I beat on the ice with my fist and said, “God I hear you calling but I cannot climb any higher!”

I then saw a ladder being laid next to the one I was on.  All I had to do was step over to the new ladder.

I heard the Holy Spirit say these words.  “The answer to the glass ceiling is … get a new ladder!”

There were no glass ceilings at all on this ladder – I knew it was the ladder of the Lord.  I did not have to submit any longer to the rules and regulations that “male headship” said I must follow.

I am free to climb at the Lord’s command.  Every time I hit a glass ceiling I realize I am not on the right ladder and I do not complain.  I do not whine.  I know I am not powerless.  I simply get on God’s ladder and keep climbing.

As a woman I know stuff.  I know stuff about the Kingdom that no one else does.  Because, just like everyone else, I have a slice of God that no one else has. I have a message from the Lord for both men and women.  They are free to listen or not.  I will not be judged by how many hearers I have.  I will be judged according to whether or not I completed my assignment.

Male headship is biblical.  Man’s interpretation of male headship is a prison for women.

Marching to Your Flesh? Or Dancing With God? (Guest Post by Tom Sledd)

Several years ago, when my two boys were younger, we spent the 4th of July weekend with family at a lake house in Tennessee. We had a couple of hours to kill before dinner so I decided to take my boys fishing. This was something that I had planned in the back of my mind since before the trip. I was looking forward to this. It was going to be fun and relaxing. I can see it all play out in my mind, just like I remembered from my childhood.

I’m not a big fisherman but I do enjoy it. I have a lot of good memories growing up fishing with my dad and grandpas. I can remember quietly sitting in a chair or on a log with my line cast out into the water watching and waiting for the bobber to move. I can remember the sights, sounds and smells of the lake and its surroundings. I can remember the excitement of seeing the bobber go under and scrambling to grab the pole and reel in my catch. I knew that my boys will have just as much fun as I did. It will be great, just like my childhood (you know - stuff of lasting memories).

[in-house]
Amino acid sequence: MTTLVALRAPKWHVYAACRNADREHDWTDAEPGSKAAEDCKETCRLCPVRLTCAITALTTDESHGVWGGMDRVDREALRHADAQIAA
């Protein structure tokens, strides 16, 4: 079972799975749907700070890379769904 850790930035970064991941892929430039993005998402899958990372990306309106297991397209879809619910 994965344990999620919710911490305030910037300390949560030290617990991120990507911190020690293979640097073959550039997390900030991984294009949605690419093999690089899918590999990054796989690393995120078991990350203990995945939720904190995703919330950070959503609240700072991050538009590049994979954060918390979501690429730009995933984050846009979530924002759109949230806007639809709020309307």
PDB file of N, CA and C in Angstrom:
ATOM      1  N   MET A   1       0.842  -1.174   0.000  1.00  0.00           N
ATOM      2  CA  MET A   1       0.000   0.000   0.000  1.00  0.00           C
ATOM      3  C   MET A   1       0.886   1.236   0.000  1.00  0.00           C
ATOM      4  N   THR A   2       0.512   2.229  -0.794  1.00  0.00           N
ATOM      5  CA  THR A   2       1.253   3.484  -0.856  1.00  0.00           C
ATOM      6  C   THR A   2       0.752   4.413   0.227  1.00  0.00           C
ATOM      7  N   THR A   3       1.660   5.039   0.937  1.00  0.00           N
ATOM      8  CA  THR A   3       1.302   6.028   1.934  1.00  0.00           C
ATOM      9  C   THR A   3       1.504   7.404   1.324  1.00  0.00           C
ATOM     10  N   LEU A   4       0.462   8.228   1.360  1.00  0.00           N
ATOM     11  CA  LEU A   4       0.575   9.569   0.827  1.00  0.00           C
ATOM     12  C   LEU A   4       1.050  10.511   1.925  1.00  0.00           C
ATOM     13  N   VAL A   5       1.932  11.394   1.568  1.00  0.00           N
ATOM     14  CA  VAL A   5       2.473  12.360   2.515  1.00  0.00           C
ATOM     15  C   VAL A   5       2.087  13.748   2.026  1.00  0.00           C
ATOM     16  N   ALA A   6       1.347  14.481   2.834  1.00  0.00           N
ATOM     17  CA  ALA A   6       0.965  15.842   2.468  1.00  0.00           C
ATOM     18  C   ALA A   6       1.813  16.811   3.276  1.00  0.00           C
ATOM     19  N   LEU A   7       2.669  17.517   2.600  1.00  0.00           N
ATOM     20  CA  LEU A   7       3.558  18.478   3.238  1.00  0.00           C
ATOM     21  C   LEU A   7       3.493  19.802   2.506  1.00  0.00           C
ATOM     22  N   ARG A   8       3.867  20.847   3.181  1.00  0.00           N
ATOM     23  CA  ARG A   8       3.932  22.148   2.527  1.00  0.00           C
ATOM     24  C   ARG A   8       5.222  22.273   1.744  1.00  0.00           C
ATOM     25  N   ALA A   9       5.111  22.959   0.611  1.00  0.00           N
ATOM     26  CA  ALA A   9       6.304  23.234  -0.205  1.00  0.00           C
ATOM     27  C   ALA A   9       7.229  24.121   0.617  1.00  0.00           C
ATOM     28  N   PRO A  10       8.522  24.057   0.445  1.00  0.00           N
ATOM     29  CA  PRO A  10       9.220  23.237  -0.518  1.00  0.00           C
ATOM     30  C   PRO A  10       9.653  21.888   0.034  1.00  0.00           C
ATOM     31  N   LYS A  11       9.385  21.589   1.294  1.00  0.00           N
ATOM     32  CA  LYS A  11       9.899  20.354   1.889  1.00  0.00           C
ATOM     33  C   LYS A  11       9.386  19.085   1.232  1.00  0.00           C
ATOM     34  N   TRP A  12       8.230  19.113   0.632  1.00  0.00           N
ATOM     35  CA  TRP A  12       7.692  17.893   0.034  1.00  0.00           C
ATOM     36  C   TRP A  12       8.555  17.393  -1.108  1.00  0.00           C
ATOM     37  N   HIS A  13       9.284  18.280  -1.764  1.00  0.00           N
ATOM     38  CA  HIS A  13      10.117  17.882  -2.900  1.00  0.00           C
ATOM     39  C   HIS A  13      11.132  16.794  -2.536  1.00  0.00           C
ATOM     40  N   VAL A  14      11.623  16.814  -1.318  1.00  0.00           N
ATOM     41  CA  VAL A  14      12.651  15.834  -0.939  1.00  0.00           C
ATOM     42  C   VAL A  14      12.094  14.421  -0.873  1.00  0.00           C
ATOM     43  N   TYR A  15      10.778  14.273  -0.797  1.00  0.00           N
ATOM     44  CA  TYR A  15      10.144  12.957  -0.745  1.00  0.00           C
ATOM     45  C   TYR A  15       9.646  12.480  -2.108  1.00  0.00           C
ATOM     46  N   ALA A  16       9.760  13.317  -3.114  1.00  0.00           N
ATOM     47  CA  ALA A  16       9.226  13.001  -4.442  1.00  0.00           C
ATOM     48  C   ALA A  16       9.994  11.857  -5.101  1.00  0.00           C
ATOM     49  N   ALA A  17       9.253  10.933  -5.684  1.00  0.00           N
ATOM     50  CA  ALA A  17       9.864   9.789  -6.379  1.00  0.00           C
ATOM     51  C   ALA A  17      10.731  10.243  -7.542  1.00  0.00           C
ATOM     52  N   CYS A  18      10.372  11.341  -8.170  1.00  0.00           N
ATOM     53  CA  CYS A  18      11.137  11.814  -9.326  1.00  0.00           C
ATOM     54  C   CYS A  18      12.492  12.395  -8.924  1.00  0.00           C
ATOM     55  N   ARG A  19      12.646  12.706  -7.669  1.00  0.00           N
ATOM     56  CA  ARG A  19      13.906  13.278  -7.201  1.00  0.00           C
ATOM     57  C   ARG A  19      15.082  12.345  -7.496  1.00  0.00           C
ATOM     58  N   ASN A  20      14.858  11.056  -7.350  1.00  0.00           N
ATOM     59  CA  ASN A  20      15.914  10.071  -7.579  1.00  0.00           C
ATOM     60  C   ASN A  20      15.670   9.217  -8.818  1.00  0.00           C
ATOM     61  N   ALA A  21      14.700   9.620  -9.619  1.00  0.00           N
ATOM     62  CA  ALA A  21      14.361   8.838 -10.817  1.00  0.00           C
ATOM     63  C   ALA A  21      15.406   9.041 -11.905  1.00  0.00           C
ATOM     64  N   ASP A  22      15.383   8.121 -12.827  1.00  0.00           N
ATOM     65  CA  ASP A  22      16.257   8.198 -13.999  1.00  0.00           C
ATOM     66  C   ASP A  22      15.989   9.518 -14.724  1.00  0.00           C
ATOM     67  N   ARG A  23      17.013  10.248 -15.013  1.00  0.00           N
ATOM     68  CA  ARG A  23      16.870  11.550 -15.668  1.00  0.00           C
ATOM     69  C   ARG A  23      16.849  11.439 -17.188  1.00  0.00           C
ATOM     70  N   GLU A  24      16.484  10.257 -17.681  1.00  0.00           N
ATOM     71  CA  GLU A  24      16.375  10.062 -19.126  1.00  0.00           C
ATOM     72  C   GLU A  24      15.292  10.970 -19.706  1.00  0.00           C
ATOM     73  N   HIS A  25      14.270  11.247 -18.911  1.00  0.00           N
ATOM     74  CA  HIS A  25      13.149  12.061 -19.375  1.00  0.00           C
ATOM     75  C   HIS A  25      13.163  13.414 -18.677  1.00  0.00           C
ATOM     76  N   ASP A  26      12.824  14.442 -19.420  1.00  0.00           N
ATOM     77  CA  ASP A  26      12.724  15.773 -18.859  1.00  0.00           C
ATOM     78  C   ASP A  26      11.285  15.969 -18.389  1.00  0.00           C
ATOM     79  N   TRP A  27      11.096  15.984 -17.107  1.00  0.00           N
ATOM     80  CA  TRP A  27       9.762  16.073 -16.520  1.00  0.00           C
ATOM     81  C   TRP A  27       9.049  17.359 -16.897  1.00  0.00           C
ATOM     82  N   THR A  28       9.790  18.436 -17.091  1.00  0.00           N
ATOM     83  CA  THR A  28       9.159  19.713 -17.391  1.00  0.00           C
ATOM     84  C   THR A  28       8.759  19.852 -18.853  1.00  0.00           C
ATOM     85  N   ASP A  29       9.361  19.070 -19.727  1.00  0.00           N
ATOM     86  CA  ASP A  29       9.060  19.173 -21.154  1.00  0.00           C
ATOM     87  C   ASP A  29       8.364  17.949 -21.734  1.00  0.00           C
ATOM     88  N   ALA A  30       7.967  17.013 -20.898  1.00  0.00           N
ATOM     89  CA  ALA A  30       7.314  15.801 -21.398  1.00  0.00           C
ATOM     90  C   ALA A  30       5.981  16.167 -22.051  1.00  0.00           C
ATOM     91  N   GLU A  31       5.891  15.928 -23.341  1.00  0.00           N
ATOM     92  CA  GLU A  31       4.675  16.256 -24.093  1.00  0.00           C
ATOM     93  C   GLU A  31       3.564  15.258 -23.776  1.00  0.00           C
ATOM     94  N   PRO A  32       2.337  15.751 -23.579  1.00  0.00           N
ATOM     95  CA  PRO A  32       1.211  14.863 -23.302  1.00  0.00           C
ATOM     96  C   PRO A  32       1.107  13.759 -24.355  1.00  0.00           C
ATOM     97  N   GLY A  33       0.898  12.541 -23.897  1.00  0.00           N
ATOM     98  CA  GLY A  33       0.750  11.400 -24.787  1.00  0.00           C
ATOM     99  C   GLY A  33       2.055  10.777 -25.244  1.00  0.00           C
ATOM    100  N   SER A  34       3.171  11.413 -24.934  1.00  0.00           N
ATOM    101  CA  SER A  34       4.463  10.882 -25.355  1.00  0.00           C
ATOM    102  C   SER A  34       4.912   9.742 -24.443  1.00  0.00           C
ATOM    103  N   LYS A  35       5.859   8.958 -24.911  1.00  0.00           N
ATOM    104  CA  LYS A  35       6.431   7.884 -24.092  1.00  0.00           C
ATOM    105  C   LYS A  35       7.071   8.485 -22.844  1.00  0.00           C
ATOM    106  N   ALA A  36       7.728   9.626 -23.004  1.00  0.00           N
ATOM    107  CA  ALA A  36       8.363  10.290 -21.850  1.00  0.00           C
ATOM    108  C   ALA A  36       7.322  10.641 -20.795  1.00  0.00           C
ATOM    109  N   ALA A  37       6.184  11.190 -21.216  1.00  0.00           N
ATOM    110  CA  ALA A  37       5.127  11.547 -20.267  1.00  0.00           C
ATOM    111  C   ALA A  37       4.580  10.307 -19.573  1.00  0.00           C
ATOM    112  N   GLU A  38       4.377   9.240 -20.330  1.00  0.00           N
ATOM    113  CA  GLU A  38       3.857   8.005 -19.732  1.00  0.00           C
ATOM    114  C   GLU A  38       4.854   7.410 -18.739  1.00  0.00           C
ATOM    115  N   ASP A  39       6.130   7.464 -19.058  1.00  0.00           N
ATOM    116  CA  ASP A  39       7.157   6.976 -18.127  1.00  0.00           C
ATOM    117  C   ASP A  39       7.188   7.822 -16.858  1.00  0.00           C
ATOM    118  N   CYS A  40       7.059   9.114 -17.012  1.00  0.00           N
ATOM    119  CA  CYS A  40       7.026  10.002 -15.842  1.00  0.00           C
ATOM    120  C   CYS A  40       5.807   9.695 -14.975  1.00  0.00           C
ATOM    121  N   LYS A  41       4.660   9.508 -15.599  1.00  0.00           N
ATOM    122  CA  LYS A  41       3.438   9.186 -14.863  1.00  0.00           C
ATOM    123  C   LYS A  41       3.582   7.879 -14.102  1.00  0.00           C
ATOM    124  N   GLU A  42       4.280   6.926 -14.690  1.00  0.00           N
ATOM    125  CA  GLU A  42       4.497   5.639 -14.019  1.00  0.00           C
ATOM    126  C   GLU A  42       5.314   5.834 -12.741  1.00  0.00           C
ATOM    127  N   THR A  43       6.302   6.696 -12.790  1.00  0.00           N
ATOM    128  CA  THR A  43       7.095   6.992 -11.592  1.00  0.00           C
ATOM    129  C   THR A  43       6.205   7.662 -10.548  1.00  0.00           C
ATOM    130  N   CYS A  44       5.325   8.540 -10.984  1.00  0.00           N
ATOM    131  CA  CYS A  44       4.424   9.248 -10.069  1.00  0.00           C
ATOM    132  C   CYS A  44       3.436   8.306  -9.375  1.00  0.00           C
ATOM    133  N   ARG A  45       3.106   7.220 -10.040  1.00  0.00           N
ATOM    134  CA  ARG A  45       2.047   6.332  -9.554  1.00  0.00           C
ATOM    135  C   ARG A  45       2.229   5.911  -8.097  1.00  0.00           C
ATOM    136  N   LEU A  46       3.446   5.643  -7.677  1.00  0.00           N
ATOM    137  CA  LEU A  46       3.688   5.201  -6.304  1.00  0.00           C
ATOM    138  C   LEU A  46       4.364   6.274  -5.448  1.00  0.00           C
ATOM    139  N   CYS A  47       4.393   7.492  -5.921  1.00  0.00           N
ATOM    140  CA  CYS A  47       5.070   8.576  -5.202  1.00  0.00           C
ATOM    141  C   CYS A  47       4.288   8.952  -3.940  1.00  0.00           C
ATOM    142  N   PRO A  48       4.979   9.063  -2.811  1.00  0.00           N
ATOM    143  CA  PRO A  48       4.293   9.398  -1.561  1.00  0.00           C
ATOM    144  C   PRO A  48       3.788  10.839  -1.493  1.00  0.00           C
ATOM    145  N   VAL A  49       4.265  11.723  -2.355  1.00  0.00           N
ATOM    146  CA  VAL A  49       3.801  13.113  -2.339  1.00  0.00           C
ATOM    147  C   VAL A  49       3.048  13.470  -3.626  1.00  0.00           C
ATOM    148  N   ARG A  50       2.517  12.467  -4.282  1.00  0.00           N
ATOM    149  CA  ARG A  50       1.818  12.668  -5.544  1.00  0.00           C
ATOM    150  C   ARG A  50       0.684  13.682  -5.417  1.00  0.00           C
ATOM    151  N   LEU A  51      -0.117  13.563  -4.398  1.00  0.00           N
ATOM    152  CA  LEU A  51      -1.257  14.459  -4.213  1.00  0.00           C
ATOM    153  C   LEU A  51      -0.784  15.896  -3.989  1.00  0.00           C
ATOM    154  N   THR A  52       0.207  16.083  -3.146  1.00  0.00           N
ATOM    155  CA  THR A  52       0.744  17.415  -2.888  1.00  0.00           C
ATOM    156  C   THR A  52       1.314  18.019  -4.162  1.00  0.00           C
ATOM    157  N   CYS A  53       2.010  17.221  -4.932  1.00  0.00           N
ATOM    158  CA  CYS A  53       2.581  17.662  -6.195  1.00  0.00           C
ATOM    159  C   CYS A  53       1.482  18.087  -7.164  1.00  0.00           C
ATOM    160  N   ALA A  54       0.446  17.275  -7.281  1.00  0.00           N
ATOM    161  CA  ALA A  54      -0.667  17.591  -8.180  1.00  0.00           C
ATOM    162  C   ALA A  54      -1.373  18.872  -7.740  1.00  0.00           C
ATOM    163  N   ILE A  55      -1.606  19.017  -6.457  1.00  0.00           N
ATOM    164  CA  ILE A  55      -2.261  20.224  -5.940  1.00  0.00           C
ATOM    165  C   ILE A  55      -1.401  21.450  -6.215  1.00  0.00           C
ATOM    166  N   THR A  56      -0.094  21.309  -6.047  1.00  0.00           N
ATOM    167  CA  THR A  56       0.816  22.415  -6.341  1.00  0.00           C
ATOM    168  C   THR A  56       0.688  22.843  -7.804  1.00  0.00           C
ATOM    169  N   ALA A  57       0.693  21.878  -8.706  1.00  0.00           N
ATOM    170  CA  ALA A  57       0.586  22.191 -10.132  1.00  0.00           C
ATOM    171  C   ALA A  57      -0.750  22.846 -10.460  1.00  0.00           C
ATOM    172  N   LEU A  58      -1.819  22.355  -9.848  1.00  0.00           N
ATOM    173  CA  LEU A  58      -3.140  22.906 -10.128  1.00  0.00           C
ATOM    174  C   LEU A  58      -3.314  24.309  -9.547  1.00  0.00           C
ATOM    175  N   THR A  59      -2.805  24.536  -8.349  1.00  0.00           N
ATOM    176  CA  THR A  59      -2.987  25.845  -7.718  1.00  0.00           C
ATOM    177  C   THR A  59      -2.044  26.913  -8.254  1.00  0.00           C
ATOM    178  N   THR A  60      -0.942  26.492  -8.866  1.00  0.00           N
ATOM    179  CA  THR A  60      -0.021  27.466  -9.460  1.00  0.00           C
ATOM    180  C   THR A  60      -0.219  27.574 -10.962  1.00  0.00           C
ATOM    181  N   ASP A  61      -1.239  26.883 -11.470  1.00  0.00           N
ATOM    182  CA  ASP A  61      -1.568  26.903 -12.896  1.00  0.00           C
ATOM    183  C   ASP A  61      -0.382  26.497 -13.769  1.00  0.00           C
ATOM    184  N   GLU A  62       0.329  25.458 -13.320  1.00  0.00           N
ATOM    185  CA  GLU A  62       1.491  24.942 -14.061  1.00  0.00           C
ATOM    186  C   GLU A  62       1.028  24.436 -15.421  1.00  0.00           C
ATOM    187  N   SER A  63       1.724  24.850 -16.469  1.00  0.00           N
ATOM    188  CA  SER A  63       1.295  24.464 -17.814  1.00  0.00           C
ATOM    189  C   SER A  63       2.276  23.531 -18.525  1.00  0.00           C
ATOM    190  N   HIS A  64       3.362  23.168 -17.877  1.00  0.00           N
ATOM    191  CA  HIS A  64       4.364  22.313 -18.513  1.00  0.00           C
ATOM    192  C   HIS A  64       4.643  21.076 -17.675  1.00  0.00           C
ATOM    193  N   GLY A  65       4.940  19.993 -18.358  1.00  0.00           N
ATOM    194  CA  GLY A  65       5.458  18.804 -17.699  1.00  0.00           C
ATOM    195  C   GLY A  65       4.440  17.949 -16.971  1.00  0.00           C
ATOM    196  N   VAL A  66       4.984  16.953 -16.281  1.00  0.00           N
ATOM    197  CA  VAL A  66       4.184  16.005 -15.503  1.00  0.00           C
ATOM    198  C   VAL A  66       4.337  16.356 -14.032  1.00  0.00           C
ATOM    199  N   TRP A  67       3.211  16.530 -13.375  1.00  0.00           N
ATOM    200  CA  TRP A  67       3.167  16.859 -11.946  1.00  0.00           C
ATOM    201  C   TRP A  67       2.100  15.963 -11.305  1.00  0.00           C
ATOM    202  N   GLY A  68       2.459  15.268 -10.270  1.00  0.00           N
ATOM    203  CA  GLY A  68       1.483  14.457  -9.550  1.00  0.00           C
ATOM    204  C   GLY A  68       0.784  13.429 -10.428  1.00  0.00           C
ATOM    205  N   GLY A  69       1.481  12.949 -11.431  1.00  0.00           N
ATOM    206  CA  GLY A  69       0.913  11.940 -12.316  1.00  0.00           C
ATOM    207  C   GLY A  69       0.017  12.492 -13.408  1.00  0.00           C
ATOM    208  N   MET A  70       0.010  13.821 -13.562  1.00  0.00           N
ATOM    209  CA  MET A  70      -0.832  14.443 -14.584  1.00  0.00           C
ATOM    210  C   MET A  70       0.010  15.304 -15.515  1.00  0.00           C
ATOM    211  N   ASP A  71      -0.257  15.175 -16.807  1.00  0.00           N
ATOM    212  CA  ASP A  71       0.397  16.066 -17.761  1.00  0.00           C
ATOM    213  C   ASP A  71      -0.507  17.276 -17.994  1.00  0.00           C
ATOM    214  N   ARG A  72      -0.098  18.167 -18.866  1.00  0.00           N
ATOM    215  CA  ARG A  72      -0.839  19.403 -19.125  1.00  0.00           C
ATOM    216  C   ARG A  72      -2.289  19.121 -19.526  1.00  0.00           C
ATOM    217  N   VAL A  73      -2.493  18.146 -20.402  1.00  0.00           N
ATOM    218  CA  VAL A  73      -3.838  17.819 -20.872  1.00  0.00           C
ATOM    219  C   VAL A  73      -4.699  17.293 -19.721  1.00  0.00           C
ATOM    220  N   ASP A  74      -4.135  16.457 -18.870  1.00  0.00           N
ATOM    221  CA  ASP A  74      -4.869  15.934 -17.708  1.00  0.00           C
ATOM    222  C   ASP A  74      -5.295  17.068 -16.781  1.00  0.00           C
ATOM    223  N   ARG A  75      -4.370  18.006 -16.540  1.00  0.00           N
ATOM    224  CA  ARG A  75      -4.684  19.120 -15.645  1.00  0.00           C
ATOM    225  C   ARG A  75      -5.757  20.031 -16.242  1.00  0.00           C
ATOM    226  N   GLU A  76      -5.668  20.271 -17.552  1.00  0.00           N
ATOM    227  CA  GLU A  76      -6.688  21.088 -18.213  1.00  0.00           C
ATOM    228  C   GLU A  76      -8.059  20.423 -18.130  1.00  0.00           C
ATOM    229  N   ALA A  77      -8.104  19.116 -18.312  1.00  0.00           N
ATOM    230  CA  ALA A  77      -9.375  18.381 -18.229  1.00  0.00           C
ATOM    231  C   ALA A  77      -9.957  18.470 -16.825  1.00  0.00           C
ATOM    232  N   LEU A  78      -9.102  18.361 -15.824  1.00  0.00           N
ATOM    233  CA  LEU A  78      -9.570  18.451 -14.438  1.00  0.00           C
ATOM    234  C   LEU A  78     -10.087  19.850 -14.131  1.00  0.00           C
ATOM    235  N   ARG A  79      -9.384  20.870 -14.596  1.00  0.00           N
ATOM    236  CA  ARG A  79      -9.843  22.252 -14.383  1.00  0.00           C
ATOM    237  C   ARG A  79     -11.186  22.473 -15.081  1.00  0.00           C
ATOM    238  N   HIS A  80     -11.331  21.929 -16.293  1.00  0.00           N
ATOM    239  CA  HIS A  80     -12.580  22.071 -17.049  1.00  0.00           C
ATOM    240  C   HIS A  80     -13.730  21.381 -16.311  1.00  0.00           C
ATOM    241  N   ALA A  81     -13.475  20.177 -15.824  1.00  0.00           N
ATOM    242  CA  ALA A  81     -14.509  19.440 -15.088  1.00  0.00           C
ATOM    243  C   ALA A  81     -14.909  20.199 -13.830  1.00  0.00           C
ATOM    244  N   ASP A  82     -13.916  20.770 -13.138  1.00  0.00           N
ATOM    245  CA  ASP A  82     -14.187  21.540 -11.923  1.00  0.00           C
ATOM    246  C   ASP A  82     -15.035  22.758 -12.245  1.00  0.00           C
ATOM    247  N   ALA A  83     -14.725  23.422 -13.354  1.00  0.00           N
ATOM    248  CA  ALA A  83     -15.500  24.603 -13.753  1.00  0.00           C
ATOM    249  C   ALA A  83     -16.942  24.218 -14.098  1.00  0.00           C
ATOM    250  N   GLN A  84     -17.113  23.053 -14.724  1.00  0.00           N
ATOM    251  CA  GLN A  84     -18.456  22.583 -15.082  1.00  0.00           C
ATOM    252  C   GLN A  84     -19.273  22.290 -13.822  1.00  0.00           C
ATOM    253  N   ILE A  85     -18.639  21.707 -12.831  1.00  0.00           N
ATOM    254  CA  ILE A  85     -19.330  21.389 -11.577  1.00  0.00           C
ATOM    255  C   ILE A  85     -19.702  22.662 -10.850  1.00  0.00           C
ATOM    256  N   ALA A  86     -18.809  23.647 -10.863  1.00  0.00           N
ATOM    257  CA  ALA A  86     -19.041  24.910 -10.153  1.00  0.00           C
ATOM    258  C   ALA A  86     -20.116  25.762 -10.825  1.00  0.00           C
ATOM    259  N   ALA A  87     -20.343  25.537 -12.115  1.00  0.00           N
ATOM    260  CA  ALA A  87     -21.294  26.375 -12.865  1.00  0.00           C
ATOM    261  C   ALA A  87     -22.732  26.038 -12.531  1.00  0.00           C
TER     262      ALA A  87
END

As we were getting ready my brother-in-law asked if he and his 2 boys could go with us. I thought it was a good idea because that meant we would double our chances of catching fish and besides, we were there to spend quality family time together. So after about 45 minutes of prep time, which should have taken 15, we started to head out. I led the way with my tackle box followed by my boys carrying their own poles, my nephews carrying their bags of supplies, and then my brother-in-law carrying their poles.

Now the fishing spot we were heading to was a little cove not far from the house. It was close enough that you can see it from the house and you can see the house from the cove. It wasn’t a long walk but it was downhill through the neighbor’s yard, across the street to a roughly made stairway of railroad ties that led to a trail that cut through a small patch of woods (a short walk but not an easy one).